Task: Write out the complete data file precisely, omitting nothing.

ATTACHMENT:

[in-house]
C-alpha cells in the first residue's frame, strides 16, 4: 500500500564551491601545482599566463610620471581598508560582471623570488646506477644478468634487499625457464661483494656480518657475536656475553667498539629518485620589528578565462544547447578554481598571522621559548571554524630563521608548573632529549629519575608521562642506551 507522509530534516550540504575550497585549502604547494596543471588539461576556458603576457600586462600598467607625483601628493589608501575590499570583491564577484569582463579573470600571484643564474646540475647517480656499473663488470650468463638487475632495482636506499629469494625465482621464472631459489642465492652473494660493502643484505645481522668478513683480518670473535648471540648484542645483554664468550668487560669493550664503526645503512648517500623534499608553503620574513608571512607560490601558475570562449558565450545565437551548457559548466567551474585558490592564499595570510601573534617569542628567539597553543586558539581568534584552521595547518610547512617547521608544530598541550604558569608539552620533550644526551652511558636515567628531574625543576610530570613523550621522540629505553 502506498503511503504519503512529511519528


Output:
[in-house]
C-alpha cells in the first residue's frame, strides 16, 4: 500500500564551491601545482599566463610620471581598508560582471623570488646506477644478468634487499625457464661483494656480518657475536656475553667498539629518485620589528578565462544547447578554481598571522621559548571554524630563521608548573632529549629519575608521562642506551 507522509530534516550540504575550497585549502604547494596543471588539461576556458603576457600586462600598467607625483601628493589608501575590499570583491564577484569582463579573470600571484643564474646540475647517480656499473663488470650468463638487475632495482636506499629469494625465482621464472631459489642465492652473494660493502643484505645481522668478513683480518670473535648471540648484542645483554664468550668487560669493550664503526645503512648517500623534499608553503620574513608571512607560490601558475570562449558565450545565437551548457559548466567551474585558490592564499595570510601573534617569542628567539597553543586558539581568534584552521595547518610547512617547521608544530598541550604558569608539552620533550644526551652511558636515567628531574625543576610530570613523550621522540629505553 502506498503511503504519503512529511519528